I spent the weekend in a nostalgic haze of the Body Shop's 'White Musk'. I'd sniffed it on someone this week, and got one of those immediate scent memories that dragged me all the way back to 6th form English, where every second girl in the class (including me) was drenched in the stuff.
Today, it smells strangely old-lady for such a classic starter perfume (there were, of course, no 'by Taylor Swifts' or 'by Beyonces' or 'by Britney Spears' back in my day). It's got a big white flower, and then a big musk (the clean laundry variety, not the dirty sheets) and underneath it all a powdery sweet cosmeticy note. It's as sweet as all get out, and kind of soothing.
Wondering around snuffing at my wrists (I spend rather a lot of time doing this) I got to thinking about my year in perfume. It's a vain pleasure, sure, but one that pleases me deeply.
Summer was spent drenched in Guerlain's Vetiver - sharply, freshly green, a cold spice smell (if you can imagine that: not cardamom or star anise - green, yet with that same intensity), that makes me think of the very innermost leaves of a blade of plucked grass, cast in crystal.
When I felt like a change I'd swop to Guerlain's Mitsouko, which I find pleasingly sharp, almost aggressive - the angular cousin of Jicky (see the next paragraph), beautiful in its own way but far less eager to please.
Winter was spent alternating between Guerlain's men's cologne Habit Rouge (I can't top Luca Turin's description of it smelling like 'sweet dust') and their classic women's fragrance Jicky - apparently the oldest perfume in continuous production.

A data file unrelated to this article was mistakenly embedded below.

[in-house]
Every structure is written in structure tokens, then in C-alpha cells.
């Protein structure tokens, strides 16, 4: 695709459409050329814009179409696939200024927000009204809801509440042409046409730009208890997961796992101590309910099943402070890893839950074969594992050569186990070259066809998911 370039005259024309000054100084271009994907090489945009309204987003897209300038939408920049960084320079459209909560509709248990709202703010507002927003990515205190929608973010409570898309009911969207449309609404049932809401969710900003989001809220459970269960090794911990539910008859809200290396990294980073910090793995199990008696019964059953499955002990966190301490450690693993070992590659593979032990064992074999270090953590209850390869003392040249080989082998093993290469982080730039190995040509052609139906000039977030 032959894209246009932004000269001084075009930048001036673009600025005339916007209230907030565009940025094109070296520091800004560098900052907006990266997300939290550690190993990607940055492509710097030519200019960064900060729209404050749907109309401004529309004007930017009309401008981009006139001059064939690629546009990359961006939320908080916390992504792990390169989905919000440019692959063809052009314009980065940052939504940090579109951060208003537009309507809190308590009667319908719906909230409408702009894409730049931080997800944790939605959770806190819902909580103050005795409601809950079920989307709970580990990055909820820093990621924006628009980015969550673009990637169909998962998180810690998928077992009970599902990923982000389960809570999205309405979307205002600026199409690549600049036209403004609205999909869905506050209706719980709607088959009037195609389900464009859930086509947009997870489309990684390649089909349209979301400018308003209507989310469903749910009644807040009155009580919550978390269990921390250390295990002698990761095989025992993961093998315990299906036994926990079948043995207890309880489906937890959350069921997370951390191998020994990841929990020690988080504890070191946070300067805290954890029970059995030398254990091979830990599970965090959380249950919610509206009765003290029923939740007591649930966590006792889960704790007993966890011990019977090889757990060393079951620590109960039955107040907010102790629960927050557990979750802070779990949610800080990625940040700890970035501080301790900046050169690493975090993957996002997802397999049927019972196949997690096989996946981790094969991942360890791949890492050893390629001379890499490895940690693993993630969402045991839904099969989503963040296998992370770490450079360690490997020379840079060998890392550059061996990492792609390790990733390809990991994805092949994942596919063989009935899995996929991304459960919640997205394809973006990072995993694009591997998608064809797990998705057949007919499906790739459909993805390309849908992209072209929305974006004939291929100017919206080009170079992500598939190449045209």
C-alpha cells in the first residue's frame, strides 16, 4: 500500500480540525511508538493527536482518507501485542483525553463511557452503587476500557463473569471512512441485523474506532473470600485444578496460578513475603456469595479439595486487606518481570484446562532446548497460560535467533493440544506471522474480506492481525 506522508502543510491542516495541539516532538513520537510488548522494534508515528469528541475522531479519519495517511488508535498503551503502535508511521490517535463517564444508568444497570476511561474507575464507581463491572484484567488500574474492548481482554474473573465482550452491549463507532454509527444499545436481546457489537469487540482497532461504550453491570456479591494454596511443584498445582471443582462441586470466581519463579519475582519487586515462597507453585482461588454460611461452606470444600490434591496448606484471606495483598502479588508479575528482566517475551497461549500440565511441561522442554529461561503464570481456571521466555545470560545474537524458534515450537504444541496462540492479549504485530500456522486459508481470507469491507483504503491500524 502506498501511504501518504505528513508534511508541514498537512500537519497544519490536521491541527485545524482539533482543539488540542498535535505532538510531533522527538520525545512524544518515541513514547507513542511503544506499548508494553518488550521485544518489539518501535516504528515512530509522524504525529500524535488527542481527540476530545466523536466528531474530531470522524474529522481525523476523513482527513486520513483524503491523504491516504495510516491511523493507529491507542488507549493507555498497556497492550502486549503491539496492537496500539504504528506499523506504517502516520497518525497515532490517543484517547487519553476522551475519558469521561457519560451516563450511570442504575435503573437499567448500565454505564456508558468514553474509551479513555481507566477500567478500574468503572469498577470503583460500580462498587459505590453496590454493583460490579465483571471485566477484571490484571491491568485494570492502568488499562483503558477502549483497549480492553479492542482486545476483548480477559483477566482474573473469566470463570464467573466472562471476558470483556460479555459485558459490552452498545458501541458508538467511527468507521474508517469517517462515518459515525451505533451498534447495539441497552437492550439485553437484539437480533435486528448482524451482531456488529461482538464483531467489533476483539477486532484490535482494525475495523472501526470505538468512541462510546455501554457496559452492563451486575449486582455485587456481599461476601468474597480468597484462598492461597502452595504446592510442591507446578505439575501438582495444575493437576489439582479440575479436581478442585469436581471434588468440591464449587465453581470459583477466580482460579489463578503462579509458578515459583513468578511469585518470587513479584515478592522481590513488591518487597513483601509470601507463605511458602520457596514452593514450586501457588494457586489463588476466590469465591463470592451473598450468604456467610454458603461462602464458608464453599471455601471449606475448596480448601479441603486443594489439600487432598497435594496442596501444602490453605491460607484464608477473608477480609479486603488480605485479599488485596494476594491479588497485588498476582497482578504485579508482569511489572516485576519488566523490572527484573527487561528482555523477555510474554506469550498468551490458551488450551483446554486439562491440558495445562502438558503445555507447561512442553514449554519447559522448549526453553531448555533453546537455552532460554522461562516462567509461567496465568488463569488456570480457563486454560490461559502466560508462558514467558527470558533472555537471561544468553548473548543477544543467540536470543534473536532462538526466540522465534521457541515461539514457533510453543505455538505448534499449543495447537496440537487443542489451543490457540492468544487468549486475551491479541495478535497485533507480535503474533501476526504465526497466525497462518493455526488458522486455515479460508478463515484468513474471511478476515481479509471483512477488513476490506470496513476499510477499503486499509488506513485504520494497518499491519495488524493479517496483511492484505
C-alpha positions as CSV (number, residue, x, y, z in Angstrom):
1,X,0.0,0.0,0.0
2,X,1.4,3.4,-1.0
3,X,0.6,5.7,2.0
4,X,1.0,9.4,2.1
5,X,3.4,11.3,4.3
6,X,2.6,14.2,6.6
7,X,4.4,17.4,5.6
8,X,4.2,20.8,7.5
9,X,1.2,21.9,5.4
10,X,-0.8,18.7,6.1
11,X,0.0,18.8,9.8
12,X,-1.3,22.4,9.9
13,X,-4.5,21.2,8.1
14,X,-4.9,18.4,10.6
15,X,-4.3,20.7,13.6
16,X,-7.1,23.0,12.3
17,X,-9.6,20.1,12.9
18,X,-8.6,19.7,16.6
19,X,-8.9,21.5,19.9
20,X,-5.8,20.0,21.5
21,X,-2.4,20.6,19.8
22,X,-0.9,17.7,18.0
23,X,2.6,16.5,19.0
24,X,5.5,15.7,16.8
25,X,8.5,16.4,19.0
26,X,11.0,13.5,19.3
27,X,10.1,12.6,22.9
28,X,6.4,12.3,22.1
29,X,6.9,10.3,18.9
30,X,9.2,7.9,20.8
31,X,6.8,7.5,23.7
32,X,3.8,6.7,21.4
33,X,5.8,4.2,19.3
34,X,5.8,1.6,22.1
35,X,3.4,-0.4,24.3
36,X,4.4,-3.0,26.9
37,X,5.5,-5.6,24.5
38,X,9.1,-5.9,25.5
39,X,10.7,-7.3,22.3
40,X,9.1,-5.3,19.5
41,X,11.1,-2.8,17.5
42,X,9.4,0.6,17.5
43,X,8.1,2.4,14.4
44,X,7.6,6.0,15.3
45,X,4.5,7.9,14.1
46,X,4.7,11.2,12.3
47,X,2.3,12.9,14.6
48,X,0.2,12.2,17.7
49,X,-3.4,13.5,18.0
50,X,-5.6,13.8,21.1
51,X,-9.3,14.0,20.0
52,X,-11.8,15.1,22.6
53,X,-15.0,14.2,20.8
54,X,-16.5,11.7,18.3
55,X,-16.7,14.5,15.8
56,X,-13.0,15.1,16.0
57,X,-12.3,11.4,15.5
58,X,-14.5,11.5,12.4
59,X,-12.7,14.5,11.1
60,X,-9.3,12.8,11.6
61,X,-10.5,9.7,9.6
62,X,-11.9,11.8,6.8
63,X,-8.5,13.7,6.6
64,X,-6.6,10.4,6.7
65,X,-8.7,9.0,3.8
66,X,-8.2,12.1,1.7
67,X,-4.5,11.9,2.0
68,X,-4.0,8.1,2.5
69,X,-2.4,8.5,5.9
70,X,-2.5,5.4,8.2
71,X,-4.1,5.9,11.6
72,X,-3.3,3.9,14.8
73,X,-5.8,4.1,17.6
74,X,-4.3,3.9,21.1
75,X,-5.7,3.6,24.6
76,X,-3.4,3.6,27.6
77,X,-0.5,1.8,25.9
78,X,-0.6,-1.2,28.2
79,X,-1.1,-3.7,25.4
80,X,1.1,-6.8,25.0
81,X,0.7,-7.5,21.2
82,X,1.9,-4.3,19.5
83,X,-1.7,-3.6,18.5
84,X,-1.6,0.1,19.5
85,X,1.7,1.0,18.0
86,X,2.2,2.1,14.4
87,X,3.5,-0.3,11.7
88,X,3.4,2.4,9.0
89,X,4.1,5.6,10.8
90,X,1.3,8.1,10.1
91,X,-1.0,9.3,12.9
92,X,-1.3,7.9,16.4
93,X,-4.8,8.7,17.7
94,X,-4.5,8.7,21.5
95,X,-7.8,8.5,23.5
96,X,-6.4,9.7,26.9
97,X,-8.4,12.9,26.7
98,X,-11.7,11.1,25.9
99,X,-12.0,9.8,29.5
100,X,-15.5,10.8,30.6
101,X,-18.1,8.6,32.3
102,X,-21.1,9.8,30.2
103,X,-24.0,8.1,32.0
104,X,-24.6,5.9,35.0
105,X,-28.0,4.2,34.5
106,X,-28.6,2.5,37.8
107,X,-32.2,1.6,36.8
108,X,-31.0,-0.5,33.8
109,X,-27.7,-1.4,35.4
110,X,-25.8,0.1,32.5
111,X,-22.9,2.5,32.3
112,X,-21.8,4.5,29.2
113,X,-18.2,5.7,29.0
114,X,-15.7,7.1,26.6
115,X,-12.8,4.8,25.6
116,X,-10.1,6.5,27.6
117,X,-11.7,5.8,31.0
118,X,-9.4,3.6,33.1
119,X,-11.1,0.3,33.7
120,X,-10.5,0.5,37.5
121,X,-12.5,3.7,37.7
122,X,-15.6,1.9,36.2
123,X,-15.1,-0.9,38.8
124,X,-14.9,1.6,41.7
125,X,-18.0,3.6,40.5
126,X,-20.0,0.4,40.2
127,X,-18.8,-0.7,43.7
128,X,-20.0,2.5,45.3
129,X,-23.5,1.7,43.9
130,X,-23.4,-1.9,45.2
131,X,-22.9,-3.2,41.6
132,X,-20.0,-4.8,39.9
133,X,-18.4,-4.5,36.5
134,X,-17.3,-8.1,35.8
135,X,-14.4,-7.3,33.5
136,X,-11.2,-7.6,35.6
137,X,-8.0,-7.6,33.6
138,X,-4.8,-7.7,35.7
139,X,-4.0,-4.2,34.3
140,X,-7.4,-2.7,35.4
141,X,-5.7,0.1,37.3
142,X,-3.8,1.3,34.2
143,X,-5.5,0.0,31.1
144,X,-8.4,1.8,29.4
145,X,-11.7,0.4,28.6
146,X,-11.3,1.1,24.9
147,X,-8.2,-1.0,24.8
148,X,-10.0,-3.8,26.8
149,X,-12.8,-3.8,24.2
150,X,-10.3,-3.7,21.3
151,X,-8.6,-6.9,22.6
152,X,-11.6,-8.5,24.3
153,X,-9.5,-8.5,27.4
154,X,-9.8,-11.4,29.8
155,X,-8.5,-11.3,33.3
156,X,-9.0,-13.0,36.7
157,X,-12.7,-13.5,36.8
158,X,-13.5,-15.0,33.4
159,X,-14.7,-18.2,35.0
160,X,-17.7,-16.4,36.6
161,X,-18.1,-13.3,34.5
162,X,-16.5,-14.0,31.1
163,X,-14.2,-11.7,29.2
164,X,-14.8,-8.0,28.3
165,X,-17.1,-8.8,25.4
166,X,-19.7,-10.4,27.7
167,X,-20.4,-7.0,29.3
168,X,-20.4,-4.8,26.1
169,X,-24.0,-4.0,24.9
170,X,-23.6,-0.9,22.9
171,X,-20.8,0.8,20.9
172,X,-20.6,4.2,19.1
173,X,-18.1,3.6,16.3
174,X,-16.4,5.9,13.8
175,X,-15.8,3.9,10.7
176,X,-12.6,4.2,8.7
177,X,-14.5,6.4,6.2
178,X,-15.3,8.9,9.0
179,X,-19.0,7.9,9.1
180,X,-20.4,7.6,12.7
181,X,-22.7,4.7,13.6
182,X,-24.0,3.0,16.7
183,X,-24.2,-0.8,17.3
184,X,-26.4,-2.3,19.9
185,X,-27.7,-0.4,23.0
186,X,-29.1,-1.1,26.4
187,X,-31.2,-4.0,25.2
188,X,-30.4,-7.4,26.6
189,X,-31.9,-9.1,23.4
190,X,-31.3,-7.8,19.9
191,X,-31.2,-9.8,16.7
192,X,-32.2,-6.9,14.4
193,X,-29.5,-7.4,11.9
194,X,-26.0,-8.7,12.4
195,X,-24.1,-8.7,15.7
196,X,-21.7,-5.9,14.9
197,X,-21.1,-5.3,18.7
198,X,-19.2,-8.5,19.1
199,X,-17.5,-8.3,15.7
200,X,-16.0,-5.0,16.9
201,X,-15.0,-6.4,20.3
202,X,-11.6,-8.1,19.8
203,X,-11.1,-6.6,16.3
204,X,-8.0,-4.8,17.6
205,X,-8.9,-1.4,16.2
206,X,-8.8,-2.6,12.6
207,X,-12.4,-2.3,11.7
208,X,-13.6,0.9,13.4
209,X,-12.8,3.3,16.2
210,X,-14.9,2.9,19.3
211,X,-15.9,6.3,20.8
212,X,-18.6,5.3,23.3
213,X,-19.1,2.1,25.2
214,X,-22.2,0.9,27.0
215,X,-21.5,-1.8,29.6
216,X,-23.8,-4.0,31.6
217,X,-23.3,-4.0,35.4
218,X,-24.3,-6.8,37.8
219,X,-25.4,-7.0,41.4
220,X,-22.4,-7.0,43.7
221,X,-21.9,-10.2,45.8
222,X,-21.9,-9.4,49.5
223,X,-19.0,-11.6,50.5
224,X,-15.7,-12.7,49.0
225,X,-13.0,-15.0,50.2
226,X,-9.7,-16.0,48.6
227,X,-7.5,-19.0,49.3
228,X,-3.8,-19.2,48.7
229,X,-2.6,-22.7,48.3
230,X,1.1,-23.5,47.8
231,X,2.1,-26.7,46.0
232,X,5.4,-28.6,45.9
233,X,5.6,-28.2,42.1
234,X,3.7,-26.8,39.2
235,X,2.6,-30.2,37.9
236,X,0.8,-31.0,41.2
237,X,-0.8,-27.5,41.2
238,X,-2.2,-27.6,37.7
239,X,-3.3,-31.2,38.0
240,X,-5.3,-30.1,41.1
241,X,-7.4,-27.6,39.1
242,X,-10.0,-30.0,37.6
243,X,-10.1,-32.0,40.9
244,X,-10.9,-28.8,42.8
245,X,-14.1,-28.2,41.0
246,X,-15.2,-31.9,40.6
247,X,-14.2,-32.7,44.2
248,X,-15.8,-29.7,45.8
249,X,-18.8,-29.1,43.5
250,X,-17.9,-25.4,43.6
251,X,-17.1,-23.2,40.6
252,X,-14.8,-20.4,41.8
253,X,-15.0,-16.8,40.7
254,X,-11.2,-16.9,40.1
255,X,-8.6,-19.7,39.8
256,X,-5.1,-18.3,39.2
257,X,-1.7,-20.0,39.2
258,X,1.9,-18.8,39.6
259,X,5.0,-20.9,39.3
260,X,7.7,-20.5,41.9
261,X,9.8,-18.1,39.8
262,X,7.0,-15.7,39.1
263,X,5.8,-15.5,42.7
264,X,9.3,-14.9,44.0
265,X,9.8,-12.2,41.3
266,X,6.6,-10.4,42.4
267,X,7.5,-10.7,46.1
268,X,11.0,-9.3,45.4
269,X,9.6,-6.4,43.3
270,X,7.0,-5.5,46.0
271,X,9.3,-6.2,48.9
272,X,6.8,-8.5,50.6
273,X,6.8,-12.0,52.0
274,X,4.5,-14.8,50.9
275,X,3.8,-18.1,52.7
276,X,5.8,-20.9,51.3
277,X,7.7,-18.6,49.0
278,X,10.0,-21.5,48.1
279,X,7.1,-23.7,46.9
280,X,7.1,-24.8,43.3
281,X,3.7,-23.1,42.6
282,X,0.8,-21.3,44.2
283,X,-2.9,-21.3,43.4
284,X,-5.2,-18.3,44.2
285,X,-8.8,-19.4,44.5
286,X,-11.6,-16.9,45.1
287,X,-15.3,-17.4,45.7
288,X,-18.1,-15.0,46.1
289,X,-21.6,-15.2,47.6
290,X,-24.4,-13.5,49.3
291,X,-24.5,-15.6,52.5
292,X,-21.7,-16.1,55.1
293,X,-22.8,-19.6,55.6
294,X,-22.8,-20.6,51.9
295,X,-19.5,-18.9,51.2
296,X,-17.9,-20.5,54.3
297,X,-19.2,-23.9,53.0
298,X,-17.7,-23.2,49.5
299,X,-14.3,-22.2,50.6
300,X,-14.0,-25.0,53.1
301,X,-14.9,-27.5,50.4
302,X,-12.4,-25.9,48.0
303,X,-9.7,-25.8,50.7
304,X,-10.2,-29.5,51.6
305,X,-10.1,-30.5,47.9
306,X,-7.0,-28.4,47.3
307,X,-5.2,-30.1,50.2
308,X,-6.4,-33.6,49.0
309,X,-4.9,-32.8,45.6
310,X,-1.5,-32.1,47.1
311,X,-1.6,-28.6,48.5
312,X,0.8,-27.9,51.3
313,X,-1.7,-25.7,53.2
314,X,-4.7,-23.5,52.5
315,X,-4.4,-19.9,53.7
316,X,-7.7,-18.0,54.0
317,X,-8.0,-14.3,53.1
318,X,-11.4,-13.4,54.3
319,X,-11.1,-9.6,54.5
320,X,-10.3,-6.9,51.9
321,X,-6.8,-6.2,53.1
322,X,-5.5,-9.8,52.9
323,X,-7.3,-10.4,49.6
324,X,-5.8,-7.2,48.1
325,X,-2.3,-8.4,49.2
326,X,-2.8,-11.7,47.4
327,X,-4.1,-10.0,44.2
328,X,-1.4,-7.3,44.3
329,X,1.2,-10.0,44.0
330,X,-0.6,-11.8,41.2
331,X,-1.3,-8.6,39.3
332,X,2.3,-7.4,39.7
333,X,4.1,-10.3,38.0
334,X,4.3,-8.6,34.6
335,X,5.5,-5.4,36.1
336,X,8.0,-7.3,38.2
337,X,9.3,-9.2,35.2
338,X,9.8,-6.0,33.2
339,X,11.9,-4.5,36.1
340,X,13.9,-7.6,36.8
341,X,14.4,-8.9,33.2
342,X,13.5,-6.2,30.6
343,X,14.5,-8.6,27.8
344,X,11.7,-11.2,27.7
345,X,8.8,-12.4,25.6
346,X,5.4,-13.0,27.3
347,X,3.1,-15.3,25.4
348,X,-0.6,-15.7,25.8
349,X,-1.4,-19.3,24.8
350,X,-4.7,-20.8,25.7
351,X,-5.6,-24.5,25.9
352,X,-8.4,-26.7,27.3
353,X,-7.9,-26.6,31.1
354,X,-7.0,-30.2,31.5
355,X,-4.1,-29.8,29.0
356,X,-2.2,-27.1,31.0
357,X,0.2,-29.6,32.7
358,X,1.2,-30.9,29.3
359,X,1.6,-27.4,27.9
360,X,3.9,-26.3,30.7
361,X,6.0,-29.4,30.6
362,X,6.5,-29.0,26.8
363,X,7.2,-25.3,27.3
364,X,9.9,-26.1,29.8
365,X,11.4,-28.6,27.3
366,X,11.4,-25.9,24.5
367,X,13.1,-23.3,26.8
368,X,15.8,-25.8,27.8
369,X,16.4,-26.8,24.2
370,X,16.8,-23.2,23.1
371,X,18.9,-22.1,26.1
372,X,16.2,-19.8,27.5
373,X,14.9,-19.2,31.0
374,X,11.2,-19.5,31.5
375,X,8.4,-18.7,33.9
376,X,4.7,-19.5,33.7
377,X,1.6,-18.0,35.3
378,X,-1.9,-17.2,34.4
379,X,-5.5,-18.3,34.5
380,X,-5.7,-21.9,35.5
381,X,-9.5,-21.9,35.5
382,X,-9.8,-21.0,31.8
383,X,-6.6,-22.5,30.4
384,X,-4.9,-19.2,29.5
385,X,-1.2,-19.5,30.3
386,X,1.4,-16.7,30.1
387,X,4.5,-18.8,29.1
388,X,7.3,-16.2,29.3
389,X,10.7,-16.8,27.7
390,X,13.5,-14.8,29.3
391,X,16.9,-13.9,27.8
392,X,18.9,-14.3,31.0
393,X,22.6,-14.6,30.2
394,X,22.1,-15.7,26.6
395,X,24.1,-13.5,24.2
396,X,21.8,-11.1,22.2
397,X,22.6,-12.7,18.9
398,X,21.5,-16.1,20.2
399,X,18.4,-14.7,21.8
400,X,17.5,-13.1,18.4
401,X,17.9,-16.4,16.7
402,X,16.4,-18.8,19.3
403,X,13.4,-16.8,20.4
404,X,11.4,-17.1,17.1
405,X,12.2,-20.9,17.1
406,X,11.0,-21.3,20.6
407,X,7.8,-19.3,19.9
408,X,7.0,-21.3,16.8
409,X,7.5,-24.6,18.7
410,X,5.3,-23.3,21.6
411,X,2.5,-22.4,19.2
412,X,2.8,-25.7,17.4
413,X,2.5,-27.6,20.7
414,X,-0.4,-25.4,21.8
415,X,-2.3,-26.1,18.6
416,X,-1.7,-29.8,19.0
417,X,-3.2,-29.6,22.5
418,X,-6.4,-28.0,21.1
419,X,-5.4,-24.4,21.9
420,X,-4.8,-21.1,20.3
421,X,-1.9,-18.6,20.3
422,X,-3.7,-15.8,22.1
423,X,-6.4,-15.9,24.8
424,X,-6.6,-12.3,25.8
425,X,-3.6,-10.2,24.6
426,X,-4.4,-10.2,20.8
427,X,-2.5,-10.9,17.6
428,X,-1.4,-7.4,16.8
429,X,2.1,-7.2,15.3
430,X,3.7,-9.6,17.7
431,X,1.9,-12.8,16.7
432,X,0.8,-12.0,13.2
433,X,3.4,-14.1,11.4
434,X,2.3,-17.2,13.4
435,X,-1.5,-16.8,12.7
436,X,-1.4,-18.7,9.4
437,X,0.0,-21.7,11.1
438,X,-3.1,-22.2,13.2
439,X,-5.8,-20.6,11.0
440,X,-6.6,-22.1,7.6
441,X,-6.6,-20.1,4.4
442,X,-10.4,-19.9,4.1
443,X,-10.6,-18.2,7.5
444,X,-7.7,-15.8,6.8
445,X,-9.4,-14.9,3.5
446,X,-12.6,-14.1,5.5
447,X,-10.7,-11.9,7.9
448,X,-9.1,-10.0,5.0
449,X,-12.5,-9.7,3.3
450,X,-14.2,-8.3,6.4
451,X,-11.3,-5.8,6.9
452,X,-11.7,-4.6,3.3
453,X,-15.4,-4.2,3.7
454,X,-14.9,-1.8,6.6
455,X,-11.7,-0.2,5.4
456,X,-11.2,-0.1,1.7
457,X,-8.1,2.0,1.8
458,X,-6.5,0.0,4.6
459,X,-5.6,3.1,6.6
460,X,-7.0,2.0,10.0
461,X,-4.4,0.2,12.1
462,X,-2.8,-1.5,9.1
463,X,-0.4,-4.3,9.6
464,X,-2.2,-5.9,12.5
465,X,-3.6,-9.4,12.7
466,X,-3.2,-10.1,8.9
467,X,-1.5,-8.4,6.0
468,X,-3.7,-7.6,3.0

I love the progression of Jicky - a big hit of lavender, then a very weird moment where it smells like curdled milk, then a deep purple oily cloud where the lavender is balanced with vanilla, with an underpinning of dried herbs - a salty lick under all the sweetness.
On a visit to Melbourne (and more specifically, the magical Klein's Perfumery) I added to my collection with Frapin's Terre de Sarment - a rich blend of woodsmoke and vanilla freshened by dollops of citrus, with an underlying note of booziness, more whiskey or bourbon than berried wine. It smells like the night after the pub, in the best possible way.
I also gave in to L'Artisan Parfumeur's 'Dzing', which smells like vanilla-drenched manila folders with a strange musk underpinning. It's a very odd smell, curiously flat (not lacking fizz, but flat like a huge roll of butcher's paper - a single, uninflected surface) but I find it compelling.
During the year, I also experimented with a bunch of samples of leather perfumes, drawn from Turin's top 10 list: Estee Lauder's 'Azuree' (work glove and citrus), Chanel's Cuir de Russie (amazing, impossible to find here) and S Perfumes S-eX (does what it says on the bottle). I couldn't find one that I could wear (as opposed to it wearing me) so I'm saving that up for when I'm an irascible old lady with a lip full of snuff and no qualms about being thought odd.
But the perfume that blew me away, that lingers, that delights every day, is L'Artisan Parfumeur's Timbuktu. Turin describes it as woody smoky - I get less of either of these than an incredibly clear, bright shaft of pink peppercorns - but it's taught me what he means by 'radiance', a smell that sings out like a cleanly plucked note. I can't wear it myself (not yet, anyway) but luckily someone else in the house can.
What's next? There are some Chanels I'm still very keen to lay nose on: Bois de Iles, Sycomore. I've been ummming and aahing about a bottle of Eau Sauvage all year; that or maybe Guerlain's Eau de Cologne for an alternate summer scent (yes, Guerlain is a bit of a theme here, but in terms of readily accessible, high quality perfumes, they're our best option). I might put more effort into exploring Serge Lutens. Overall, I'll continue to feed my healthy little obsession.